How eBooks plan to save libraries, newspapers and make us read
Sony's announcement both sides of the Atlantic of its new ebook Readers isn't just about the latest gadget to say you own, it's actually about saving a number of industries that could, without a little help, die a fast and lonely death within the next decade.
The "Media" loves to talk about the death of the newspaper industry, how news is moving online (you're reading this right now for example), and how newspaper publishers will have to erect "Paywalls" and the like to survive.
However, no one talks about the library, it is certainly valuable, it is just it doesn't have a big website with a voice to shout at the top of the mountain from.
Libraries are quiet places remember.
So when Sony announced that its latest readers will offer users the chance to download books for free from their local library, we have to admit, we got rather giddy.
After all if you could get an electronic version of the latest novels, textbooks or periodicals for 21 days without having to pay for it, you would sign up to that pretty fast wouldn't you?
If you class yourself as a bookworm, you no doubt buy books, read lots of them, and then leave them to clutter up your house. I bet you've got a spare room of them that haven't been touched for years. I also bet you can't be bothered to go to the library either. If you could get them for free (from a library that our taxes pay for) you'd be well happy wouldn't you.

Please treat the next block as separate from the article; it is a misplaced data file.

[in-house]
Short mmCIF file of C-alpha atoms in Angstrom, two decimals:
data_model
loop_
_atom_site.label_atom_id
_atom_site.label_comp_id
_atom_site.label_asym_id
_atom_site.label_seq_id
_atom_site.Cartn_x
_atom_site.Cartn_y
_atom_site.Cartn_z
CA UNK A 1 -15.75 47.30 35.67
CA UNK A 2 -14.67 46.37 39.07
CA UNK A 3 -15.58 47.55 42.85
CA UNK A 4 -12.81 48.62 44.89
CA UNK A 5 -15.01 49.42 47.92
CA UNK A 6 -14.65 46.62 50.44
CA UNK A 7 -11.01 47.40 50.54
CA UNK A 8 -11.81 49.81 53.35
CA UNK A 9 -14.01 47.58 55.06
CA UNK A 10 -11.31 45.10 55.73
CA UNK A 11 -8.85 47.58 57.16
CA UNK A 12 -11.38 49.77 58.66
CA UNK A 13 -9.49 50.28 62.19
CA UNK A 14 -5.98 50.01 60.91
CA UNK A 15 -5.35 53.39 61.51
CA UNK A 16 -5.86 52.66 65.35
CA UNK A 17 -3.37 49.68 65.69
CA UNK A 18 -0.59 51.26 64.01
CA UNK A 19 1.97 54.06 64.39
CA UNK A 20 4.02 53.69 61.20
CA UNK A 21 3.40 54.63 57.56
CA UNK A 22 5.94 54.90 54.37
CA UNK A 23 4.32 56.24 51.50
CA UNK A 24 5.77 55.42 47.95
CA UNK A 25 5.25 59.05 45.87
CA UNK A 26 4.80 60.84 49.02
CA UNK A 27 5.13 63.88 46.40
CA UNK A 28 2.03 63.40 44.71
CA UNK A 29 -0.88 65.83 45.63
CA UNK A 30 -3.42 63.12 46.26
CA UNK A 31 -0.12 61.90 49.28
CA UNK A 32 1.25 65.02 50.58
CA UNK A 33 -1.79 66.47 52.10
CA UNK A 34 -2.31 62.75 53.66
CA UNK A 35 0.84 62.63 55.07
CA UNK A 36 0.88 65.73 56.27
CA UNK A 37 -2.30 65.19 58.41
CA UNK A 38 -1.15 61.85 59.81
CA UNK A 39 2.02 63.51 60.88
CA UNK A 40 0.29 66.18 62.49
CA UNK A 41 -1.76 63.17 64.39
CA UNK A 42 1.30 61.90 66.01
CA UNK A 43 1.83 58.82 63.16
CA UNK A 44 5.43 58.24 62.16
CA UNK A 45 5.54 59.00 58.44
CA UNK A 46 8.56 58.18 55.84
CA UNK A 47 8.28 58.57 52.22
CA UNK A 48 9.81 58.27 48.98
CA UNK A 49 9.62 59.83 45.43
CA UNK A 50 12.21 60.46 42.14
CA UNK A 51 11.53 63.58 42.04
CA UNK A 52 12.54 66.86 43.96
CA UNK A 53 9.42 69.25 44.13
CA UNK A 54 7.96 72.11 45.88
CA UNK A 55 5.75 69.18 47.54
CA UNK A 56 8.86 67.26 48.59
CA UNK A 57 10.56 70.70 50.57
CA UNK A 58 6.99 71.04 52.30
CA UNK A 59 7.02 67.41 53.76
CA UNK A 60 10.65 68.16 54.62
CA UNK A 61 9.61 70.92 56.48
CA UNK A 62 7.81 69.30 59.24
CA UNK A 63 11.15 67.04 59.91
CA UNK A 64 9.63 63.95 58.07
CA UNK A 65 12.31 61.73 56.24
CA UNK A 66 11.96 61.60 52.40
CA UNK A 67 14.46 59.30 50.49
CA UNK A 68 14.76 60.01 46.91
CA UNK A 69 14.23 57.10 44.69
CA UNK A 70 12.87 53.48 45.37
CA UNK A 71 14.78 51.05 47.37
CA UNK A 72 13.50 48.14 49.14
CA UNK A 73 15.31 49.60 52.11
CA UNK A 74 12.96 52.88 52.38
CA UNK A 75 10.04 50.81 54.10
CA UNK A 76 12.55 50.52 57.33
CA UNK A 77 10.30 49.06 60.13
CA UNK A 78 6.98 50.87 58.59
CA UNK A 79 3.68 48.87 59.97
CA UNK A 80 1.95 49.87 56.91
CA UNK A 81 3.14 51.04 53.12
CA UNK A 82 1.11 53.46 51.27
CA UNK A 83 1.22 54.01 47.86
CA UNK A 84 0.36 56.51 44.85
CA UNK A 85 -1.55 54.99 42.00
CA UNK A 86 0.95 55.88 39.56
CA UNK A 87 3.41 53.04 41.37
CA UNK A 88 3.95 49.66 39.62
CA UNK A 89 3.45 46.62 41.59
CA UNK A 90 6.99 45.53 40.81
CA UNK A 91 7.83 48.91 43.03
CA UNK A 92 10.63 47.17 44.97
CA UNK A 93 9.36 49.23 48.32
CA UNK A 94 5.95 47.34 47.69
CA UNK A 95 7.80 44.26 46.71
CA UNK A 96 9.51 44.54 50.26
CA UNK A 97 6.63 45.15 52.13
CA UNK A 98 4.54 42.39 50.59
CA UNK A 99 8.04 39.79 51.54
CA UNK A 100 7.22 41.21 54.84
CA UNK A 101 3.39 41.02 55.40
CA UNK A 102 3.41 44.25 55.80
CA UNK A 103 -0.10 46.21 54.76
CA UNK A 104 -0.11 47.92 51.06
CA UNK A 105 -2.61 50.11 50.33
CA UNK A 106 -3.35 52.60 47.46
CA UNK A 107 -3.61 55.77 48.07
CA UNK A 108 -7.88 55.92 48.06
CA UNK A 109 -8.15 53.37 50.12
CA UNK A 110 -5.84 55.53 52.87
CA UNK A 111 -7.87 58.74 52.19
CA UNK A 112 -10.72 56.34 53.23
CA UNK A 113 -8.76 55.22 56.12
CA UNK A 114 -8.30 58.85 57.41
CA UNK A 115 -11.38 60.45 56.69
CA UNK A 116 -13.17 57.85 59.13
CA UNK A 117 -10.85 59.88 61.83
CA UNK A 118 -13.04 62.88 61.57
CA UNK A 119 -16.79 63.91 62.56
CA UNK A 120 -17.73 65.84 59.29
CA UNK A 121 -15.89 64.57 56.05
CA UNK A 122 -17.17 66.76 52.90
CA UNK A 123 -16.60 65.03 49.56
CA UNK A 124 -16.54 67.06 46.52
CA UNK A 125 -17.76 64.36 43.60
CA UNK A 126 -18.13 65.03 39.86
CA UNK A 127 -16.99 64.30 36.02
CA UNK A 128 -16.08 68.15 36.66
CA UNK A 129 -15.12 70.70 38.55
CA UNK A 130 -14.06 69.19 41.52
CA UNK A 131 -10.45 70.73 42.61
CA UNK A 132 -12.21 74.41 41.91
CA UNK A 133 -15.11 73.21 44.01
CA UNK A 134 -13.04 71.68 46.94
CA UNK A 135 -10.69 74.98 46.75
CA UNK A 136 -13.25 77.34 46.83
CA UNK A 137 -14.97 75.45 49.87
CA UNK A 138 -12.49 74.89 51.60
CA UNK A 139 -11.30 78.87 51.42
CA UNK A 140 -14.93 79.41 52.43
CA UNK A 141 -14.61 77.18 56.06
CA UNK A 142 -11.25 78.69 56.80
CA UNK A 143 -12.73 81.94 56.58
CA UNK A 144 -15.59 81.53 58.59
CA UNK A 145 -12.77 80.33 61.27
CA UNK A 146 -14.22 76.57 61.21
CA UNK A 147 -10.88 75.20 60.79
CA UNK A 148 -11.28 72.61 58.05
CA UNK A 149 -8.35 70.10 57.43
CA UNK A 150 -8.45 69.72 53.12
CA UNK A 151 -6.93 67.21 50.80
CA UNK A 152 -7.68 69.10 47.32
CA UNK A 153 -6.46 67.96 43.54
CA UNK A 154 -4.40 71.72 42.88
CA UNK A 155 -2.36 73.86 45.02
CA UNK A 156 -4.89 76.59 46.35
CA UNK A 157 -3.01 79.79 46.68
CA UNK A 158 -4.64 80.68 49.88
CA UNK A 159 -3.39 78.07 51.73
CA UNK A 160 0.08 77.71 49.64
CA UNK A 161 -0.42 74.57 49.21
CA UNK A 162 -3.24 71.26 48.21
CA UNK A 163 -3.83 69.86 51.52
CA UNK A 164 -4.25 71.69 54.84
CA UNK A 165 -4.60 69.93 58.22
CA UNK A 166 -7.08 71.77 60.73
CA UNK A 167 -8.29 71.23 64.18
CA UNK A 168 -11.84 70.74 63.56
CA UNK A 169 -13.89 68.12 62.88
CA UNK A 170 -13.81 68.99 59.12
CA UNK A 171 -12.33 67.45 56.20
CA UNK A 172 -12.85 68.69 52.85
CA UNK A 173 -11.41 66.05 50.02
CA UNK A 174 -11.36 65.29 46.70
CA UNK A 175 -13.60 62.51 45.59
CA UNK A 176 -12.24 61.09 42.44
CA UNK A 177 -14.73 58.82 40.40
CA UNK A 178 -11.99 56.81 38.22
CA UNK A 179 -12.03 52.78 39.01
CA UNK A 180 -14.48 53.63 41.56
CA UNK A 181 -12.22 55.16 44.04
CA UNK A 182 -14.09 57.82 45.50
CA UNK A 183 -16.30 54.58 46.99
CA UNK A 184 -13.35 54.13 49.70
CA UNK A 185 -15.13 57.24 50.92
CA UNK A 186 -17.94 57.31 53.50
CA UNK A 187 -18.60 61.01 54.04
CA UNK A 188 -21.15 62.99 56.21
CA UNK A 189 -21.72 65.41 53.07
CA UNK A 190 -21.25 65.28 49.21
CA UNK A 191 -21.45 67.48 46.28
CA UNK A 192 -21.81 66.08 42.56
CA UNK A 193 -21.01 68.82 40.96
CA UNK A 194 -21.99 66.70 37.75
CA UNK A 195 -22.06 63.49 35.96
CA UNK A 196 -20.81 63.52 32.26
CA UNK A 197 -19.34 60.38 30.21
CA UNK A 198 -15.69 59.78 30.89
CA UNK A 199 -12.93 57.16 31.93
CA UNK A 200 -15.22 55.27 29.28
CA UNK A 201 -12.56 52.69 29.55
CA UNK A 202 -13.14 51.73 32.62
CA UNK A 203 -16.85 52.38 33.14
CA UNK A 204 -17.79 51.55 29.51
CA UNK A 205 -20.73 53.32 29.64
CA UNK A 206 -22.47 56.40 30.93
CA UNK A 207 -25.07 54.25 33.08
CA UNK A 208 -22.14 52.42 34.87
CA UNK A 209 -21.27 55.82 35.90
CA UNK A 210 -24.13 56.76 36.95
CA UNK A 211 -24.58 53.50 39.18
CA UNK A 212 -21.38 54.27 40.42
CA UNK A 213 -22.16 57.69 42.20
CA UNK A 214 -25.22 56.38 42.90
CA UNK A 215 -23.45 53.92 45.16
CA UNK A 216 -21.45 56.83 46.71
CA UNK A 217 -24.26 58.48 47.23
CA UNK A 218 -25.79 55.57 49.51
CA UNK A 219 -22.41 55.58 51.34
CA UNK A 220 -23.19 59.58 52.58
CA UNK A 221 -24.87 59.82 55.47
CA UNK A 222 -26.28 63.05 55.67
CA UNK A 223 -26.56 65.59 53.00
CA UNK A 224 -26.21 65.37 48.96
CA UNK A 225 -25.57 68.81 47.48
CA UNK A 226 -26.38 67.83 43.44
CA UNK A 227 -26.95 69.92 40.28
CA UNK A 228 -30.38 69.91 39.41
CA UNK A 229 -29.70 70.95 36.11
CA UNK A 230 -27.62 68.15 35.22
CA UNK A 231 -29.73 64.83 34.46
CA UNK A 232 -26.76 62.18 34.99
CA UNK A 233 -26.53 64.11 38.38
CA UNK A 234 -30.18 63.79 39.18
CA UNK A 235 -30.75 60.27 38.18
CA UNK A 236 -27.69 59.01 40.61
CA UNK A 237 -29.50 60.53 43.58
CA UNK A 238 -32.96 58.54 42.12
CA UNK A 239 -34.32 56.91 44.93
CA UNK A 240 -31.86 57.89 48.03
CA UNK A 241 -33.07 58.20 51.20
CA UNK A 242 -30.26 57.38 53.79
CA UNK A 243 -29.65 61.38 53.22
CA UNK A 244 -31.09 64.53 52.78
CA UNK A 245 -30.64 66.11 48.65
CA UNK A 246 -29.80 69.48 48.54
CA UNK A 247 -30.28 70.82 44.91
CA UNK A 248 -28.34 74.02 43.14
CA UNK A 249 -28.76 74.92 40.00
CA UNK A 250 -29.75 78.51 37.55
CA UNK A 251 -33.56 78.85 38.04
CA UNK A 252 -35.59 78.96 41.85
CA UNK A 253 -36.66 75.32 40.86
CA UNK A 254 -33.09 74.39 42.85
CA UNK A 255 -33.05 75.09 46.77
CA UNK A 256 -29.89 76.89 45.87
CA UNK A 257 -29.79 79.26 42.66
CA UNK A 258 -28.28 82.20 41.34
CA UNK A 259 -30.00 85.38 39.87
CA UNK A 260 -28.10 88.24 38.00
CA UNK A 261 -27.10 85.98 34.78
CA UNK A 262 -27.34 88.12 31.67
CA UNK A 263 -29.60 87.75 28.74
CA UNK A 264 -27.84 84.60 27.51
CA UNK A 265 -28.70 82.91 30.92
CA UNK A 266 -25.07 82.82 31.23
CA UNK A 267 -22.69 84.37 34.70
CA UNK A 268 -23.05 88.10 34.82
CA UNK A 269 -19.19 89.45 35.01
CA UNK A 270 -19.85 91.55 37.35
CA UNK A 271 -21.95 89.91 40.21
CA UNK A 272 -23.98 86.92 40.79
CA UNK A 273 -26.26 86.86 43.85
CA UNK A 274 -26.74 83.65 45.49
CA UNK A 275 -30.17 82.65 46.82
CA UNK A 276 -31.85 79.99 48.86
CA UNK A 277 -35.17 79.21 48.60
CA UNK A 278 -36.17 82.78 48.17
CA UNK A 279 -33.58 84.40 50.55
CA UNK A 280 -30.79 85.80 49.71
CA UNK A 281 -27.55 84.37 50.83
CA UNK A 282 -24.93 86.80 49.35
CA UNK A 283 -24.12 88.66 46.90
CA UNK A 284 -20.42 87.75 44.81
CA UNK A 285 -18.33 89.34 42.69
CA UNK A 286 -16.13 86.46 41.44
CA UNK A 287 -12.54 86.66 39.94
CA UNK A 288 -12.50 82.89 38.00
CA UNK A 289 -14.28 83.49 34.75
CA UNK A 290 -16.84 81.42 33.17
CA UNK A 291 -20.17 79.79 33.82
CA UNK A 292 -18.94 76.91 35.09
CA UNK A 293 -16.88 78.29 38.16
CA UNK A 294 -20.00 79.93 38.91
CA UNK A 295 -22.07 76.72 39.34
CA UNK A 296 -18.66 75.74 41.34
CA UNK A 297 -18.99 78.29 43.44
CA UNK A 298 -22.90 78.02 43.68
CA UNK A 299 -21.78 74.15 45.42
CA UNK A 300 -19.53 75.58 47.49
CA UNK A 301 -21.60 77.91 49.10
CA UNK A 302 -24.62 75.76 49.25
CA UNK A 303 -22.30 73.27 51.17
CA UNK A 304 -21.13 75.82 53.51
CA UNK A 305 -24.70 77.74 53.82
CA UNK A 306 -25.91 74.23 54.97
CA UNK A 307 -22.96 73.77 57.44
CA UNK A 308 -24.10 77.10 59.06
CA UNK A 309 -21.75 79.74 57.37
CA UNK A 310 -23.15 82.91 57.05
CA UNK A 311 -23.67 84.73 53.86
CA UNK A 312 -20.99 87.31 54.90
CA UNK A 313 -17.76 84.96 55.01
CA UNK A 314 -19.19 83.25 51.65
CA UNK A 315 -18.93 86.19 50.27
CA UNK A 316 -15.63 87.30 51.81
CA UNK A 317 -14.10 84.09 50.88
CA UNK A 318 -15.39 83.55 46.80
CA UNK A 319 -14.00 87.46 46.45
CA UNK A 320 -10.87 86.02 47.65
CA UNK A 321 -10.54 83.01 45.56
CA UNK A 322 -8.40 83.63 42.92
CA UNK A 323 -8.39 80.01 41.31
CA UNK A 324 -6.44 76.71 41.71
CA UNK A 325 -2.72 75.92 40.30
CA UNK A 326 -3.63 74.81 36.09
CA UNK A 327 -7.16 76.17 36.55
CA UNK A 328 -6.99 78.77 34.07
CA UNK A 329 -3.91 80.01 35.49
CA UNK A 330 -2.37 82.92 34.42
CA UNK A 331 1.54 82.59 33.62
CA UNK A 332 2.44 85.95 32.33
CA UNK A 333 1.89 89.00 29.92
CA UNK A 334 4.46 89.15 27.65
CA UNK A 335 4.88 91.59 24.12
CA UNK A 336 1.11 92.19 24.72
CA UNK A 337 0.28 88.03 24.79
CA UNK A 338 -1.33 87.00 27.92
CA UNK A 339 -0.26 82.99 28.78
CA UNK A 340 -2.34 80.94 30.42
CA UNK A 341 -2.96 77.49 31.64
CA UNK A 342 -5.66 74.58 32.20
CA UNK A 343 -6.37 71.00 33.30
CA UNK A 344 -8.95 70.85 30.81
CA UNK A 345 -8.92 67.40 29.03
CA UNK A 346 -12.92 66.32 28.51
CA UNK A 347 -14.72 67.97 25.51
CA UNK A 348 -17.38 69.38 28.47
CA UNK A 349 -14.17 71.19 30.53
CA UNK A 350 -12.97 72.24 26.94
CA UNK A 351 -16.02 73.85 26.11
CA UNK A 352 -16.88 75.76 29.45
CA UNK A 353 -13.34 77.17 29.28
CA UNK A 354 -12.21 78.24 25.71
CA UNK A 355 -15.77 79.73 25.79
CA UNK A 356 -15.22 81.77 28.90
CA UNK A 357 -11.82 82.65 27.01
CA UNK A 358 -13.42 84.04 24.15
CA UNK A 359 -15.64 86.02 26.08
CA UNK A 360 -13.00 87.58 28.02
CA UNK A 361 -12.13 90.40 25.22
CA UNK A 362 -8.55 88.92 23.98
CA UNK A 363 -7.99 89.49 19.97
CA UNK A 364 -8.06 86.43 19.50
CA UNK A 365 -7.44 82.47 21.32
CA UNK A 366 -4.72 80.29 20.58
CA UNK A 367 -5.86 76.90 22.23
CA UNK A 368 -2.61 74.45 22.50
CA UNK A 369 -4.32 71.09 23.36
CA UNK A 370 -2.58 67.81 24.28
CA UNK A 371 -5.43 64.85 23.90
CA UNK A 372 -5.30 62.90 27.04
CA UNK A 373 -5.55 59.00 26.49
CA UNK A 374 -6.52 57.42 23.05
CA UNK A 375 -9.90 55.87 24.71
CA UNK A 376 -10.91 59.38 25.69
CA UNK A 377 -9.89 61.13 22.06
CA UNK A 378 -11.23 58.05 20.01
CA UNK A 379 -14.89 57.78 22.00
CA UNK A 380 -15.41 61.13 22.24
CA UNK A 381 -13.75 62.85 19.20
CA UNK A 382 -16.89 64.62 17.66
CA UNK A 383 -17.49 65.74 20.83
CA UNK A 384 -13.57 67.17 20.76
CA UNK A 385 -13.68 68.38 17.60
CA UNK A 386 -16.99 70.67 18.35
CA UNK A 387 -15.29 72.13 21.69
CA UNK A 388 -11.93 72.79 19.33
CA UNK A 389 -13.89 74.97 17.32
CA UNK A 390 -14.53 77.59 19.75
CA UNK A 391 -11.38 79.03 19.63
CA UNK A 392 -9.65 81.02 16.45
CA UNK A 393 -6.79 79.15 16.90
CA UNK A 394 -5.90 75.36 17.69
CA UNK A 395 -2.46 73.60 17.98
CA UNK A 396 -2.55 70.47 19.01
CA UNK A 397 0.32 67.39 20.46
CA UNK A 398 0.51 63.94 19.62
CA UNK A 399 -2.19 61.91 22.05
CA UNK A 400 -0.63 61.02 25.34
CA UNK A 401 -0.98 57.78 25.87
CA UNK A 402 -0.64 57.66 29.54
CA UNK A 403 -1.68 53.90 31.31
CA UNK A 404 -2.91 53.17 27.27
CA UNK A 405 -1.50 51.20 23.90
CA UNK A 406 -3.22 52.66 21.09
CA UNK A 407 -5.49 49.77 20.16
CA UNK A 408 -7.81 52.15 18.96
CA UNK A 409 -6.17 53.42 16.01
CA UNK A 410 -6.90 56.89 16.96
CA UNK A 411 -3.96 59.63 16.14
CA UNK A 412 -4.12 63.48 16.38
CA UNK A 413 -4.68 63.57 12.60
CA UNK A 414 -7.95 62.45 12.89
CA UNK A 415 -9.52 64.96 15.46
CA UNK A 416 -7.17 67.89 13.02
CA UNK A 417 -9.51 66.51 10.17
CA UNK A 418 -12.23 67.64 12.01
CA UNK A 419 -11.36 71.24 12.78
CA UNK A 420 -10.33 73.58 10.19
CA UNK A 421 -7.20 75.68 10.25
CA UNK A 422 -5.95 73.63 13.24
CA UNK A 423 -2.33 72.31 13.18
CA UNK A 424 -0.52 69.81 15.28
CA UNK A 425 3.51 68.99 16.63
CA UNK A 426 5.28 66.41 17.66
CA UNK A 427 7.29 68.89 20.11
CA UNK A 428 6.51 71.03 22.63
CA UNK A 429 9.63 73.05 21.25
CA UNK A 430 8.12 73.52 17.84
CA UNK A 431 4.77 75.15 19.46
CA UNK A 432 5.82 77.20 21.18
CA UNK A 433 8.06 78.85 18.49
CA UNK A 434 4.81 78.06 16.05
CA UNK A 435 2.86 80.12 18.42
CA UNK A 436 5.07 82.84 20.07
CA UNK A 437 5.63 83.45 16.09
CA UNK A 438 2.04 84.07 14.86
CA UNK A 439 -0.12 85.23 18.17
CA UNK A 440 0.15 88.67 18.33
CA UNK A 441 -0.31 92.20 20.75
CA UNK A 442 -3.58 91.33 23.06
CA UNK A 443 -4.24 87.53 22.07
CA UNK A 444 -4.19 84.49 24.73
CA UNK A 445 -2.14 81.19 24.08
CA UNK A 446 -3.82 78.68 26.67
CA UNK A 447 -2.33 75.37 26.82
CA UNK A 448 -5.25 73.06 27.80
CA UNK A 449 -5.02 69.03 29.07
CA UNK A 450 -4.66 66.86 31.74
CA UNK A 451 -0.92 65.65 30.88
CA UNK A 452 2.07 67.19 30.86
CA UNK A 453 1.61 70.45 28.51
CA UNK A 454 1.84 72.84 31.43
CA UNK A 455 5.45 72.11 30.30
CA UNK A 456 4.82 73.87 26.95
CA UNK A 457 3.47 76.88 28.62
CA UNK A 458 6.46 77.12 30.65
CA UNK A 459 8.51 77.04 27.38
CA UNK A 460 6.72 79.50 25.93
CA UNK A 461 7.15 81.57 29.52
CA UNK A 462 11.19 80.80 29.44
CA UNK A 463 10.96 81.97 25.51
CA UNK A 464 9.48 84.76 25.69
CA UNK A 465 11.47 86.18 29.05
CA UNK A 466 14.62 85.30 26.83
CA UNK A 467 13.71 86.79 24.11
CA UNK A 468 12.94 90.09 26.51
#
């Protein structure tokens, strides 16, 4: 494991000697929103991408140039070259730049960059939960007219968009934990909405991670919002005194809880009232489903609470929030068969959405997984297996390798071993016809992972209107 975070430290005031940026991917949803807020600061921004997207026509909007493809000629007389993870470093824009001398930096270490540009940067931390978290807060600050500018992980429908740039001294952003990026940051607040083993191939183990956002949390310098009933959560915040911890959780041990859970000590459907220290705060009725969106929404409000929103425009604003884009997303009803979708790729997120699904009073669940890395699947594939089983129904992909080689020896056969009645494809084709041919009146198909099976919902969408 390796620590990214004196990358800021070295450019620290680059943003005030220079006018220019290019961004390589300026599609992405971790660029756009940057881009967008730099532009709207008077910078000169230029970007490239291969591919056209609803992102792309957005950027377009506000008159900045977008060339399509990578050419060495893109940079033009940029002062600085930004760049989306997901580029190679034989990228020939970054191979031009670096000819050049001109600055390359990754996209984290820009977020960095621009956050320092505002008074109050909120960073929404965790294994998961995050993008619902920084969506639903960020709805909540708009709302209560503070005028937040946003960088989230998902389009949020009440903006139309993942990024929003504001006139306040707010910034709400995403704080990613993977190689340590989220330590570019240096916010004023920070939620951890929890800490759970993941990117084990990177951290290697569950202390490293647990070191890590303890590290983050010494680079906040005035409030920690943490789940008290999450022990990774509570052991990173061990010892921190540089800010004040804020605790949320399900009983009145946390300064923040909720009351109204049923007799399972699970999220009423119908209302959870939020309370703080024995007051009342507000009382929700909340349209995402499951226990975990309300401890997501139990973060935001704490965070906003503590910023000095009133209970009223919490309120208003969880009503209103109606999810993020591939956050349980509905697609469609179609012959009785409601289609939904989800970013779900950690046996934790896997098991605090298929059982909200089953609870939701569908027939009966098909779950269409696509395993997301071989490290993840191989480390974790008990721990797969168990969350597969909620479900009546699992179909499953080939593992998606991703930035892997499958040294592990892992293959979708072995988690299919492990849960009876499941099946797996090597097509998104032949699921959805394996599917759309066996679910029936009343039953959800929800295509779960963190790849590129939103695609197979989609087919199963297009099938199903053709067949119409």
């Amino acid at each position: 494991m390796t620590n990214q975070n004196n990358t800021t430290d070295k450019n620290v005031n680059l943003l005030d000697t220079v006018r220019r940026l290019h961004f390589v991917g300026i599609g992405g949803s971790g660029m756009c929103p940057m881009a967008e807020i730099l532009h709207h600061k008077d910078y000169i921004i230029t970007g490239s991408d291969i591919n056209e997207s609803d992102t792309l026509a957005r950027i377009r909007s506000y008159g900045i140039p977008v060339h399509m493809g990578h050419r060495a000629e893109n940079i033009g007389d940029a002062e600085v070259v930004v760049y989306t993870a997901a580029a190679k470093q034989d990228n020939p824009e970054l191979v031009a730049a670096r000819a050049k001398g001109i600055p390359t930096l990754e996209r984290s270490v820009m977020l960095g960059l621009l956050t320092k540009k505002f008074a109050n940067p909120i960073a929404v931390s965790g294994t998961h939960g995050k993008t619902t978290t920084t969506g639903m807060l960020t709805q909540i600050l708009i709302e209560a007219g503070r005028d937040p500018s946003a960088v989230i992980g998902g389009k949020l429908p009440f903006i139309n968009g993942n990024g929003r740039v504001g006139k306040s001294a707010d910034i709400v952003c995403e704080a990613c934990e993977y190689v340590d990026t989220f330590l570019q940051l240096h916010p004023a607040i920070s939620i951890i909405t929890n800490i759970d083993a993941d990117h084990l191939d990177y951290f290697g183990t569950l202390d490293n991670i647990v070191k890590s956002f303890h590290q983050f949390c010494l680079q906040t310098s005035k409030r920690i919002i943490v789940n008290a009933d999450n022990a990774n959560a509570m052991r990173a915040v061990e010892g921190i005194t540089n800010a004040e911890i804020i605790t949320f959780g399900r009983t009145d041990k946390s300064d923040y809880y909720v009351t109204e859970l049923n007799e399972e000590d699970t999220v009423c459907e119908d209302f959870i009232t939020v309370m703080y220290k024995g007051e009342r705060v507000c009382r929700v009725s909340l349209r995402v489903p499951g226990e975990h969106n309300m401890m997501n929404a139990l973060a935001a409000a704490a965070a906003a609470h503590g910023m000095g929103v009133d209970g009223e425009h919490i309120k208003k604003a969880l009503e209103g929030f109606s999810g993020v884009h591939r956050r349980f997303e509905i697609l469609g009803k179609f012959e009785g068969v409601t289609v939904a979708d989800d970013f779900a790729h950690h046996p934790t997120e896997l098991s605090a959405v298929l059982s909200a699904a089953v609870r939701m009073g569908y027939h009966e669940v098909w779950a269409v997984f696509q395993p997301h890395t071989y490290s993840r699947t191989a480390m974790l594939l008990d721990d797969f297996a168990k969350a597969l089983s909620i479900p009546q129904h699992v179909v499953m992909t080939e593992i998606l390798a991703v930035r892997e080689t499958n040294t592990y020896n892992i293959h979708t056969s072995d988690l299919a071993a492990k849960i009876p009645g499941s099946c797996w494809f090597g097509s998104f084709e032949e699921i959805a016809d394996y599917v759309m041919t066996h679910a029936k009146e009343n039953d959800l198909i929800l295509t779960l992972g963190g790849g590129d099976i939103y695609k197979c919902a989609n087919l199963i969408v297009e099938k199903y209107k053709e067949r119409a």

That's the plan.
But how easy it is going to be? It's early days unfortunately, but currently around 9,000 libraries offer a digital loans service around the globe. Admittedly most of them are in the US, but you can find local libraries dotted around the world in places like Australia, Ireland and the UK.
So far just three library authorities have signed up for the scheme in the UK (disappointing we know), but it's a start. If you live in Essex, Croydon, or Dorset you're in luck. Buy a digital reader that supports the EPUB ebook standard and you'll be able to get digital books for free for up to 21 days depending on what the publisher has set.
Better still you won't have to visit your local library to get said free books meaning if getting to your local library is a real pain - they are always in strange places aren't they? You don't have to. You'll be able to jump online whether you are down the road or on the other side of the planet, something that will no doubt appeal to the disabled and house bound as long as you are a member of the library in question.
Could DRM actually be a good thing here? Think about it. The publisher still gets its cash, the reader (that's you) gets to read a book for free that you've borrowed, and the book self-destructs (ie become unreadable) after 21 days so there is no point in copying it.
We never thought we would say this, but here DRM is a good thing.
Get passed the excitement of the library and think about all those periodicals, and local newspapers that now have an audience again.
People never pay for a newspaper because they are buying words, they pay because they believe they are buying a physical object - the paper. The same is the case for an ebook - you are buying or in this case borrowing an edition, a physical file, rather than just accessing the news on your computer or phone.
Suddenly the industry is saved.